Cardigan, on the estuary of the River Teifi Picture credit: Encounter Walking Holidays

CARDIGAN, West Wales, is the gateway to the Teifi Valley and the Ceredigion and Pembrokeshire Coastal Paths.

The ancient town sits on the estuary of the River Teifi at the base of Cardigan Bay. Its unspoilt townscape and rich heritage provide a nostalgic backdrop to a thriving culture of arts and crafts, events and music festivals and is a good base from which to discover Ceredigion, Pembrokeshire and Carmarthenshire.

No wonder, then, that Cardigan made the shortlist for The Sunday Times‘ Best Places to Live in the UK 2020 and earned praise for its ‘winning high street and a DIY ethos; this arty, crafty estuary town has it all sewn up’.

Cardigan was also recently highly commended in the Great British High Street Awards 2018, where it just missed out on top honours in the ‘Rising Star’ category.

According to The Sunday Times: “Happiness comes hand-stitched in this rugged little harbour town on the Teifi estuary. Though not the full Machynlleth, it has always been a magnet for people seeking a rural route off the 9-5 treadmill.

“The beautifully restored castle is officially the top attraction, but we love the unshowy celebrations of country life, from the pony parade at the annual Barley Saturday fair in April to the River and Food Festival in August.

“The energy put into arts and crafts lasts all year, with low-key creativity on display in every colourful corner. The Crafters Cwtch, an enthusiastic showcase for more than 70 local makers, is the place to pick up a jar of chutney, pottery or knitted novelties.”

Local Councillor, Clive Davies, agreed: “”We as Cardis can rightly have a pride in our clever little market town,” he said. “Once again, Cardigan has been highly thought of in the context of a great place to live. We have so many positives as a town and locations.

“For the tourist, we are a coastal town within minutes of award-winning beaches and marine wildlife, our landmark award-winning castle and the wildlife park.

“The town itself is a mix of small independents which all know and work with each other for the gain of the town overall.

“Also, the food and drink – a wide variety of award-winning venues and food offers such as El Salsa, Crwst and Bara Menyn to name a few.”

The Sunday Times supplement assessed a wide range of factors, from employment, schools and broadband speed to culture, community spirit and local shops, in order to compile the definitive top locations to live.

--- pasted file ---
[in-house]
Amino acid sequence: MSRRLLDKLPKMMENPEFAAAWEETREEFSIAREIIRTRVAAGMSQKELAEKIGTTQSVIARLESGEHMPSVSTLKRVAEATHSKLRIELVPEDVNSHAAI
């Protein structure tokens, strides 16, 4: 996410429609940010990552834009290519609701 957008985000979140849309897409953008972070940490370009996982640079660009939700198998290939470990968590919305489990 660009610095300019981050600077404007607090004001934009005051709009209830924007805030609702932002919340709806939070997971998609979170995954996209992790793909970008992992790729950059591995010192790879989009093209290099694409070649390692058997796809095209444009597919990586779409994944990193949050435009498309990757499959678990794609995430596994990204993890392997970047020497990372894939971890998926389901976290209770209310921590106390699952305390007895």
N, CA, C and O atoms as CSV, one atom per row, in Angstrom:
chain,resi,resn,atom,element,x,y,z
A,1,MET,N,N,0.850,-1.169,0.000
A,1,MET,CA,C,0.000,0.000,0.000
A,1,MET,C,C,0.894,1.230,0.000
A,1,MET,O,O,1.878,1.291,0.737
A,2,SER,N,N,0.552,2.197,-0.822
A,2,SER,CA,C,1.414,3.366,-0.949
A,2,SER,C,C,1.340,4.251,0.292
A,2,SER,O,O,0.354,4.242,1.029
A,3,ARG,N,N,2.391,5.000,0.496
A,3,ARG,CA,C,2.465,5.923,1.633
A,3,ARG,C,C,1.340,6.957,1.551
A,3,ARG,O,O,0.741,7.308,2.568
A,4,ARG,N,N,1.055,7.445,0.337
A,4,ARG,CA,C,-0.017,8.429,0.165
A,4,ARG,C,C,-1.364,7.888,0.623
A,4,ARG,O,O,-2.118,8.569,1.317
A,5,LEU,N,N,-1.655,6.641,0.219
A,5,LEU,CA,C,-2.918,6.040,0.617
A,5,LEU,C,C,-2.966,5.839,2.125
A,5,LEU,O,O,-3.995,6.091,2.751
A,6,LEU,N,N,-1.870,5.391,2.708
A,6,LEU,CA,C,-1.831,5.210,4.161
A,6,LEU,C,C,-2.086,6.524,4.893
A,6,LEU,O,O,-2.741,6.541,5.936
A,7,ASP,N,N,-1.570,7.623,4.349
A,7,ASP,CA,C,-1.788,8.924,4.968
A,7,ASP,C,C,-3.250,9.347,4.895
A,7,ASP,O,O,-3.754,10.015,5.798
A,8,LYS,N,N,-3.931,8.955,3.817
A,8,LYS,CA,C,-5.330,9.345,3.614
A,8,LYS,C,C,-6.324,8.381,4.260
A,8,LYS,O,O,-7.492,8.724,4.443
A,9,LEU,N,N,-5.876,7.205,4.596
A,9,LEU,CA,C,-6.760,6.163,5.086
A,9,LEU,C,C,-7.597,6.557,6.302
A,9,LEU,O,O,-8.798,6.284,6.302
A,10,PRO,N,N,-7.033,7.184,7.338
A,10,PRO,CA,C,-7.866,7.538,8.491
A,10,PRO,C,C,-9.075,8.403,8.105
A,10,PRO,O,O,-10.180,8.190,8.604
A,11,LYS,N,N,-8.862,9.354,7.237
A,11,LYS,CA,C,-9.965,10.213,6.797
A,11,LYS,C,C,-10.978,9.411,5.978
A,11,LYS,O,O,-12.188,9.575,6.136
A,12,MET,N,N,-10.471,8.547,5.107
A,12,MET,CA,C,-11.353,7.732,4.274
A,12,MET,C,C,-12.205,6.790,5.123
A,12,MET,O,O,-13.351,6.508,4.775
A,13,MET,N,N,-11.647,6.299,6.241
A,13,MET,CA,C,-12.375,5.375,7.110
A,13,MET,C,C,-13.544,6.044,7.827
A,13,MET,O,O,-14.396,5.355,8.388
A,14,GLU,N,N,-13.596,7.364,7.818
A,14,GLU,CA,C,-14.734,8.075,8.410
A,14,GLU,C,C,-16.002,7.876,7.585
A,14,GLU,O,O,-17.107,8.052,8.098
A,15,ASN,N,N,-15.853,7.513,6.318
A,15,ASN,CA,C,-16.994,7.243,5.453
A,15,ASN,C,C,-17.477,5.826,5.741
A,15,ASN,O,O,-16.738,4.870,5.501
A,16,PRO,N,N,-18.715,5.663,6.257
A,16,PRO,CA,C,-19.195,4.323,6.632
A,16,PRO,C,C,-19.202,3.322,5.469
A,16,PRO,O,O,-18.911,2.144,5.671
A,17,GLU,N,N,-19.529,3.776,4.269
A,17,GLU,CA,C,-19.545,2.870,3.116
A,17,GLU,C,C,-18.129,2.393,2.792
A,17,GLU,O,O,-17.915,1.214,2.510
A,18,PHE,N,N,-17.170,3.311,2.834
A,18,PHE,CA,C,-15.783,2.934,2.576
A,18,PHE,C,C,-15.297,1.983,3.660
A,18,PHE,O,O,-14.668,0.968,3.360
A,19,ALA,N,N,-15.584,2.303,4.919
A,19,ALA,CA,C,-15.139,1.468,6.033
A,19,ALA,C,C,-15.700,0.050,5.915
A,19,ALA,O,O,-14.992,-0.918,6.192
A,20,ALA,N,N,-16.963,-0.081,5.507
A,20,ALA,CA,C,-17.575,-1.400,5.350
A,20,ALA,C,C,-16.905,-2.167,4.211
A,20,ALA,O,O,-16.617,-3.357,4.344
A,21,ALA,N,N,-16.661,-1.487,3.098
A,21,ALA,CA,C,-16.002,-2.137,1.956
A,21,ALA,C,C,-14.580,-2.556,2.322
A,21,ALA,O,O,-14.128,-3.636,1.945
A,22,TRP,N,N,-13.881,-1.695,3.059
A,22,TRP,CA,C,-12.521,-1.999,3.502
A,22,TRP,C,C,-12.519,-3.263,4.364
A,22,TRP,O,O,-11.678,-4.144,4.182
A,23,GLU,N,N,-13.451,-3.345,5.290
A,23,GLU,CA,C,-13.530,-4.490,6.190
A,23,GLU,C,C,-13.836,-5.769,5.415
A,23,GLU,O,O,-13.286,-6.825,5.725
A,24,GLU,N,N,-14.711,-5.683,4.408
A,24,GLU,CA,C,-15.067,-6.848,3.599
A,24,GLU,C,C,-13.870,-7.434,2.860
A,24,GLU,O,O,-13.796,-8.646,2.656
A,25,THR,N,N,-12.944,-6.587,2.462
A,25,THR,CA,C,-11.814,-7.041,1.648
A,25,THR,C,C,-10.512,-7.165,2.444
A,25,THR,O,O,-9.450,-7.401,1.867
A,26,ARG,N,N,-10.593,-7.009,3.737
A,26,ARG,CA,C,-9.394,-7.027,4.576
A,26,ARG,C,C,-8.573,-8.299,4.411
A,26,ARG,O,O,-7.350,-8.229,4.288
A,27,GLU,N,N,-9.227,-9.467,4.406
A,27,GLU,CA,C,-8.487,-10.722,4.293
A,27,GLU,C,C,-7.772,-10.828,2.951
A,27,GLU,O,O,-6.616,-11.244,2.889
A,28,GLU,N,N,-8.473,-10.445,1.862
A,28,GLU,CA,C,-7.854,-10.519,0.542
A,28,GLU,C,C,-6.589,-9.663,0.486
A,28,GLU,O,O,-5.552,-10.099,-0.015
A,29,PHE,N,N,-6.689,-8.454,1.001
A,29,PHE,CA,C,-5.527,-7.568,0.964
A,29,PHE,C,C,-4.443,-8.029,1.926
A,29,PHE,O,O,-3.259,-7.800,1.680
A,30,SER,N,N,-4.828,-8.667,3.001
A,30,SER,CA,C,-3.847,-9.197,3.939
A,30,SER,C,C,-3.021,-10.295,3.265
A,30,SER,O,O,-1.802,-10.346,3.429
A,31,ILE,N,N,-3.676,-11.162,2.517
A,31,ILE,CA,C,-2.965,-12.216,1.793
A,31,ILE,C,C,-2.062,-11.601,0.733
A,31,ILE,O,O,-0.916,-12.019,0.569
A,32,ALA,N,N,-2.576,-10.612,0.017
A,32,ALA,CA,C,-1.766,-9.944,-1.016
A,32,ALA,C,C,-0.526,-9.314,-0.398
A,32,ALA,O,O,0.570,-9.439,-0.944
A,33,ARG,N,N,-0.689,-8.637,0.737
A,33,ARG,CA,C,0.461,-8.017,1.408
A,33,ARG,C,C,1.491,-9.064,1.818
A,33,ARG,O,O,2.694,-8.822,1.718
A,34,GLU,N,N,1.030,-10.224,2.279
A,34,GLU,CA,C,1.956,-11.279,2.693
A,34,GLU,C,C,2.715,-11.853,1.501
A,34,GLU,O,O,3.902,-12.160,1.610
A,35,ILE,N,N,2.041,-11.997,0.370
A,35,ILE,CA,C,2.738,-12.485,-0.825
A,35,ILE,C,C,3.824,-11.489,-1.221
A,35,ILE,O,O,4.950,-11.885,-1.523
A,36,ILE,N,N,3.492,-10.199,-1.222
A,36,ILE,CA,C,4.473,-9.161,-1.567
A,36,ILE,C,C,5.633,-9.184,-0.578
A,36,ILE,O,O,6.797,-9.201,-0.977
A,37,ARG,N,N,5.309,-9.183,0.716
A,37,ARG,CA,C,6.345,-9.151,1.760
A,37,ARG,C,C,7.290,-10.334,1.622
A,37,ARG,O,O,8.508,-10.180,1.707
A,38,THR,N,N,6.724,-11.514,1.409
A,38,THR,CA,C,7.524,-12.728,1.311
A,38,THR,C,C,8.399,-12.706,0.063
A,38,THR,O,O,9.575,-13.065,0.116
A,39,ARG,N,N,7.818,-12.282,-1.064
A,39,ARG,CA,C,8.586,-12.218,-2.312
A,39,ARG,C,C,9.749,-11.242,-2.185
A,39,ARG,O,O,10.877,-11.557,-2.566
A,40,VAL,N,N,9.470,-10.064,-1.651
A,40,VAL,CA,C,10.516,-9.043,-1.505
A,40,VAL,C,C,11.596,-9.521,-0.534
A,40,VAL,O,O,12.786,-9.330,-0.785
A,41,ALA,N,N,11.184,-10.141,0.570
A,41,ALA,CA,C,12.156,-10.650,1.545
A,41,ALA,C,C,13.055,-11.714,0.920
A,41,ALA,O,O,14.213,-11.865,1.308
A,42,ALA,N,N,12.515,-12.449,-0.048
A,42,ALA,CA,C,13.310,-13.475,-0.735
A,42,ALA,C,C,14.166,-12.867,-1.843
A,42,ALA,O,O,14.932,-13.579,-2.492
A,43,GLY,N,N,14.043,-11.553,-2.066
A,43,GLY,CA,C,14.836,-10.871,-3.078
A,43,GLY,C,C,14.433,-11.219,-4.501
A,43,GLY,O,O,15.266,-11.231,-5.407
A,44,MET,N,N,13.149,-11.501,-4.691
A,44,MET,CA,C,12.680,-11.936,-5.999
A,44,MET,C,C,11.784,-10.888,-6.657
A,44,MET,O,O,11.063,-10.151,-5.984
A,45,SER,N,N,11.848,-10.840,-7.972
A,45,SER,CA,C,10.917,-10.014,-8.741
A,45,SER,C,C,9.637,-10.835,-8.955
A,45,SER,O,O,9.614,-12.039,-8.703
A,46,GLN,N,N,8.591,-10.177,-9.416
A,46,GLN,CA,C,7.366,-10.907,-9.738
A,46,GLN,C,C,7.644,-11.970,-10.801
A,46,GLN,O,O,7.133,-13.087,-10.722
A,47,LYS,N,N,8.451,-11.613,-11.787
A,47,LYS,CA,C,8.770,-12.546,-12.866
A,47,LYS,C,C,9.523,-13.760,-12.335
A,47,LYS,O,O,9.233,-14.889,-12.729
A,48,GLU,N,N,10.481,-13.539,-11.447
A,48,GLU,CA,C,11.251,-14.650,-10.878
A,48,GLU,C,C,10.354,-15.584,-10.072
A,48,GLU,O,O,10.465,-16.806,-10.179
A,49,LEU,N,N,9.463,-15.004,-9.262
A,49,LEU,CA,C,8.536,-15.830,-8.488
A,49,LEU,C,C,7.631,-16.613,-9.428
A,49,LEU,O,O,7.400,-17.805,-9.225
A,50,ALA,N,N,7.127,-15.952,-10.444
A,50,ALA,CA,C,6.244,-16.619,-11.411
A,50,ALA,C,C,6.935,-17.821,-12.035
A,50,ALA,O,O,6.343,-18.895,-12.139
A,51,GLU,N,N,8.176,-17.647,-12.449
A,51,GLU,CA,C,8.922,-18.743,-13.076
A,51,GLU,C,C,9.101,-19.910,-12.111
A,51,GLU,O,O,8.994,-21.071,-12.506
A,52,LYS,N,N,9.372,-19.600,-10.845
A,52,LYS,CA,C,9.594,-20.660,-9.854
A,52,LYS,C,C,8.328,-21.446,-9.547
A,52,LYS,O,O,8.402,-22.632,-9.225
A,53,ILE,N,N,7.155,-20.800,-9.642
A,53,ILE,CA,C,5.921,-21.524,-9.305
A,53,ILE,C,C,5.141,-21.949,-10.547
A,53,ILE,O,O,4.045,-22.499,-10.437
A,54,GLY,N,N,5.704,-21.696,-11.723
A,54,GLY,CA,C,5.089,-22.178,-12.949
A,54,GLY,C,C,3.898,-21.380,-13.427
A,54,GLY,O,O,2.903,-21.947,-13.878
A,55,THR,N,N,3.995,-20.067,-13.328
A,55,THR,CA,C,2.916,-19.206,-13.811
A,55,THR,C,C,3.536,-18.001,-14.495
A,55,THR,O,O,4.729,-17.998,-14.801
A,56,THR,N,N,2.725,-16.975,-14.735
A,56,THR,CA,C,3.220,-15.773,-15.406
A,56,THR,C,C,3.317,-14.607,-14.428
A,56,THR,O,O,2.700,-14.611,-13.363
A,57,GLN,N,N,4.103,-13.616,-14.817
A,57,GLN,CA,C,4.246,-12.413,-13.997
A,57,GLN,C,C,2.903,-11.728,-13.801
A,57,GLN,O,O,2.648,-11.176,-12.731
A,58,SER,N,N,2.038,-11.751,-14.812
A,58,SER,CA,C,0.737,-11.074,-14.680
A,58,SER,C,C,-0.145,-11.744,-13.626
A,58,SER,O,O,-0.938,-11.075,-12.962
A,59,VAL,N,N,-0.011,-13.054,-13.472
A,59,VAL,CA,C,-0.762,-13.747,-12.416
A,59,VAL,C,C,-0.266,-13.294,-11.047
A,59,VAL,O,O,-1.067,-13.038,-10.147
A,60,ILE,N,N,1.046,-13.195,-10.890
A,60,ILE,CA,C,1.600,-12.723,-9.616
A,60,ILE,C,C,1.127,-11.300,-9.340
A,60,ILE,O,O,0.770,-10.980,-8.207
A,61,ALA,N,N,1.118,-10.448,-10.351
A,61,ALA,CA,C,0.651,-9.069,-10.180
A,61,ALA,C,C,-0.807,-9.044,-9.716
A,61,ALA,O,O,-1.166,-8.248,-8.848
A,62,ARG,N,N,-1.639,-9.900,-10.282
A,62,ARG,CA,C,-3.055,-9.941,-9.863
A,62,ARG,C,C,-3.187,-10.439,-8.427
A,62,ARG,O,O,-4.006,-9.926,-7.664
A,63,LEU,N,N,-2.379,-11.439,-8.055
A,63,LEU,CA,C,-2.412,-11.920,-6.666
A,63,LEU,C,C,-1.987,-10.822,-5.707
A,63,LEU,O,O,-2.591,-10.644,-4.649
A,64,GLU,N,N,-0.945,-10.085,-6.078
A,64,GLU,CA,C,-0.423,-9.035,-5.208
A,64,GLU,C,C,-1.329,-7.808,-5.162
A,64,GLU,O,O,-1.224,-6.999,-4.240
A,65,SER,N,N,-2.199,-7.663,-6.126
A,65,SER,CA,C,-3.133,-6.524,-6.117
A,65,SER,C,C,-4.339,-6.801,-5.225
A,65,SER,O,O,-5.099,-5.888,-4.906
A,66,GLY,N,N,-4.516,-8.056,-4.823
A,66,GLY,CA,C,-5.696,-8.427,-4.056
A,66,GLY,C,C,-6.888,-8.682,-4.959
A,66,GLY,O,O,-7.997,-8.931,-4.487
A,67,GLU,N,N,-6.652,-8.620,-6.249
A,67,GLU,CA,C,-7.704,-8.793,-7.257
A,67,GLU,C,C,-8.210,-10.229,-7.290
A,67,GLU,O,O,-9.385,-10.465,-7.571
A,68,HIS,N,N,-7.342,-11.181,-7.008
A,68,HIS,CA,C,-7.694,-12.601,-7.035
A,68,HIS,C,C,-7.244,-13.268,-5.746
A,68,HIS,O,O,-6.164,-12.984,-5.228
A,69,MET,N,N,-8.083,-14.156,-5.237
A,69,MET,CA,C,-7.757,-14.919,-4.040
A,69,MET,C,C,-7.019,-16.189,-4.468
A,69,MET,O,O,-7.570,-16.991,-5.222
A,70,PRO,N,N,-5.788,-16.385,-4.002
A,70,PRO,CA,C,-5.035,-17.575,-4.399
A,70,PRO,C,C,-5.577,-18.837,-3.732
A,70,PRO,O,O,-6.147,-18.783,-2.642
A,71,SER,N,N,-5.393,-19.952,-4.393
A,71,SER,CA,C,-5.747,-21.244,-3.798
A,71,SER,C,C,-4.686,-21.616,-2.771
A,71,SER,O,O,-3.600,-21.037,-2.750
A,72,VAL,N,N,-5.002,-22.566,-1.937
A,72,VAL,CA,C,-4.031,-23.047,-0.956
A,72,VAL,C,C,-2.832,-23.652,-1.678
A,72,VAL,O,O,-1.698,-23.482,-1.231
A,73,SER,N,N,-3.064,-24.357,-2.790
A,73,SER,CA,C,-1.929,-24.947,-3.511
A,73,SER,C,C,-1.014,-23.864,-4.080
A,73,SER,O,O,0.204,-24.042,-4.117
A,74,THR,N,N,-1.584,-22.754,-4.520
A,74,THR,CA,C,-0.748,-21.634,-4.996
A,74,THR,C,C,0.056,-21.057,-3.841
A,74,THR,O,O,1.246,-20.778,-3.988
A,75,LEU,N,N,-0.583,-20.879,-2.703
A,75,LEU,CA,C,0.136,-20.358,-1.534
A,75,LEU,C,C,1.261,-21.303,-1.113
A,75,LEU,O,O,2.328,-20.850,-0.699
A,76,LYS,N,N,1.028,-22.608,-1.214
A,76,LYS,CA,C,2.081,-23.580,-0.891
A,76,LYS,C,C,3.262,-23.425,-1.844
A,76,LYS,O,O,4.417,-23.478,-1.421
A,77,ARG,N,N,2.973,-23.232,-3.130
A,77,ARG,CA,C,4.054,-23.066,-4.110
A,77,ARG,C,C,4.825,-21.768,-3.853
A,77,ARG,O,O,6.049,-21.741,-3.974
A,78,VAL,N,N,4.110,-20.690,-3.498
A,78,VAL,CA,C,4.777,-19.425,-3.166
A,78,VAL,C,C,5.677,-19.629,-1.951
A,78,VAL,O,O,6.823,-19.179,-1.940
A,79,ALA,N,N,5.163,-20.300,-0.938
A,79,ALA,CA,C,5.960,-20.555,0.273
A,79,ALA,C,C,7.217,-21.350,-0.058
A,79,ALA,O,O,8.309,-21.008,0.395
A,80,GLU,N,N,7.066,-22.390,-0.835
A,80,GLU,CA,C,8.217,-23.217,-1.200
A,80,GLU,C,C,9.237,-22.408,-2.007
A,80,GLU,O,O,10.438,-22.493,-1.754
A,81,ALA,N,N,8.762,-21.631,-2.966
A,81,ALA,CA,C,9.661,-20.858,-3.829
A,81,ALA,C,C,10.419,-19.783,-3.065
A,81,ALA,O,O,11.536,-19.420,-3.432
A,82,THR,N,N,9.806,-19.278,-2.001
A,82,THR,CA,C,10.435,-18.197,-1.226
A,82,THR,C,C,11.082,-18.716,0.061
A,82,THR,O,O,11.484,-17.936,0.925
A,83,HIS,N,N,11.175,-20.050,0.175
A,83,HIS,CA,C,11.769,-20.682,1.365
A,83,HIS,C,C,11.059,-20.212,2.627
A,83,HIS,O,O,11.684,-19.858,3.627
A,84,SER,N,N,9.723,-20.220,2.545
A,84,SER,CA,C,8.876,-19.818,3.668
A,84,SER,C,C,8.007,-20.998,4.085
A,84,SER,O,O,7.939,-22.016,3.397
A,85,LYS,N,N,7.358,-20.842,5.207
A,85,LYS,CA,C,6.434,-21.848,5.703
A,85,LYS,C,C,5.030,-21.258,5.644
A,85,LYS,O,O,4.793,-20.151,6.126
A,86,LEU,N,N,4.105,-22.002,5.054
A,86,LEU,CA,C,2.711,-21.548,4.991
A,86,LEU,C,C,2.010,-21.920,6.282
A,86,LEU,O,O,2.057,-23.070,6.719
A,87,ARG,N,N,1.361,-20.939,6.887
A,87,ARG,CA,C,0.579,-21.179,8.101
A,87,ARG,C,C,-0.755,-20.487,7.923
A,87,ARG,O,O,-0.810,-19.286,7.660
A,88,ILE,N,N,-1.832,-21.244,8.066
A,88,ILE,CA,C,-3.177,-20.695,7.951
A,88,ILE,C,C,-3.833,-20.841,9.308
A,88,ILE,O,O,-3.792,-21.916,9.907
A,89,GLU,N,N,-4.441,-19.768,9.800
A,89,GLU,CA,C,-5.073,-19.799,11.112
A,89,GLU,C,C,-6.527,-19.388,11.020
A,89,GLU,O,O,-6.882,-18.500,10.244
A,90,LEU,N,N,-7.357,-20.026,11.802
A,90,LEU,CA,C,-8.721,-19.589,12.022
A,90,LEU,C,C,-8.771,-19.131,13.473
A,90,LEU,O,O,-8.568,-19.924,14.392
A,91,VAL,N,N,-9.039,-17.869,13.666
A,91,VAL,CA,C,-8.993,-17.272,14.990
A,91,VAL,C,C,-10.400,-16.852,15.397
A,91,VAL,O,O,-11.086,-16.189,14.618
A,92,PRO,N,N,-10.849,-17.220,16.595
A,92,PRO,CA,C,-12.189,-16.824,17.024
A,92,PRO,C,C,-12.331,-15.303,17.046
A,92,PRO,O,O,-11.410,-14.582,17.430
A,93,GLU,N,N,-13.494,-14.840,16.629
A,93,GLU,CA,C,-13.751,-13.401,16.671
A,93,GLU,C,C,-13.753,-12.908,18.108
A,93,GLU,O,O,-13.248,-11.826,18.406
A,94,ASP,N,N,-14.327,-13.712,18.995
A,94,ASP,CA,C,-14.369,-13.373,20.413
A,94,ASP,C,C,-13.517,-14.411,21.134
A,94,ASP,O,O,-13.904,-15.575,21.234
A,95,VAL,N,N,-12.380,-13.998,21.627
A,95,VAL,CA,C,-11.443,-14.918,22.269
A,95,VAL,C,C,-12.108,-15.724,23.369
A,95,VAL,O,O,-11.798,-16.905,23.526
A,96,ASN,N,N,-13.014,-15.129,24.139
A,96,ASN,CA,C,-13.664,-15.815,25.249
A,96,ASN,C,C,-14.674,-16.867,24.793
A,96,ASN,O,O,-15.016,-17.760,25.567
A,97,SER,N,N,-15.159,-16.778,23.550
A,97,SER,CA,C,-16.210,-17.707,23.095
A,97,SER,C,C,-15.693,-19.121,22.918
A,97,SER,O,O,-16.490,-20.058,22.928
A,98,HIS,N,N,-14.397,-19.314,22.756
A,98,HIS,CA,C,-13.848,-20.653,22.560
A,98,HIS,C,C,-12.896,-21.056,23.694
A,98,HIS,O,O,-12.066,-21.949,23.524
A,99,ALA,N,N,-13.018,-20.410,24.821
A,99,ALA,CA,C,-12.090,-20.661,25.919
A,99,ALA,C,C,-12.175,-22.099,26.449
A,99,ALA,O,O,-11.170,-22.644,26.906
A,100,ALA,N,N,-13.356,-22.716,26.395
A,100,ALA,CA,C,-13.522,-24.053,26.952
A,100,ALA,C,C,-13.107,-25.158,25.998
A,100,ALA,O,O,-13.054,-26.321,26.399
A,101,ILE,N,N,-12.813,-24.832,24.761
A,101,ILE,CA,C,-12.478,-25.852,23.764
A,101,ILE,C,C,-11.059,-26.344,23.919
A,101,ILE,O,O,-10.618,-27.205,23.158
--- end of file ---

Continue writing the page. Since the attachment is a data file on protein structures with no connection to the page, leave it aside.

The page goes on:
It says of Cardigan: “This tidal town on the River Teifi seemed to shake itself into a renewed sense of life when its 900 year-old castle reopened in 2015 after a £12m makeover. The tidy-up extends to the remodelled waterfront and the pretty — and useful — high street, where there’s a daily market (closed on Sunday) in the arched cellar of the Guildhall.

“The busiest [property] buyers of late have been early retirees and lifestyle-shifters with the ability to work from home. 

“New restaurants have flocked to Cardigan like seagulls following the trawler and you can feed the mind as well as the body; there’s a thriving arts centre with a three-screen cinema, a public library and a stellar bookshop, Bookends.

“Why we love it: The coast that now offers the most.”

Cardigan is an ancient settlement dating back to the year 1110 and by Elizabethan times had grown into one of the most important ports in Wales, exporting woollen cloth.

These days the main trade in this harbour town is tourism and, with an idyllic waterside location on the River Teifi before it flows into Cardigan Bay, it’s not difficult to see the attraction.

One Welsh journalist, Jude Rogers, outlining things to do in Cardigan for the Visit Wales website, enthused: “It’s one of Wales’s most historic towns, but also home to lots of lively, modern marvels.

“Cardigan has everything: ancient history, modern comforts, beautiful landscapes, and the sea just in reach. Its spirit is part old-fashioned Welsh market town, part hippy, arty enclave, and both sides sing to each other in perfect chapel-pew harmony.”

Heading her list was Cardigan Castle, a Norman fortress reborn after its restoration, where an exhibition exploring the 900 years of history is narrated by Welsh Emmy-winning actor Matthew Rhys and Cardigan’s status as the birthplace of the Eisteddfod is celebrated with an exhibition of its remarkable story.

Also highlighted were Pizzatipi, serving hand-made woodfired pizzas, Stiwdio 3 gallery shop and café buzzing with workshops throughout the week, an interesting selection of vintage and antique shops, Cardigan Guildhall Market with its array of stalls and homely Welsh businesses, Theatr Mwldan arts complex, The Welsh Wildlife Centre and Bara Menyn Bakehouse.

Just a few minutes west of Cardigan lies St Dogmaels, where the Pembrokeshire Coastal Path begins and the magnificent ruined St Dogmael’s Abbey sits alongside it. A little further on you can find the Blue Flag beaches of Poppit Sands.

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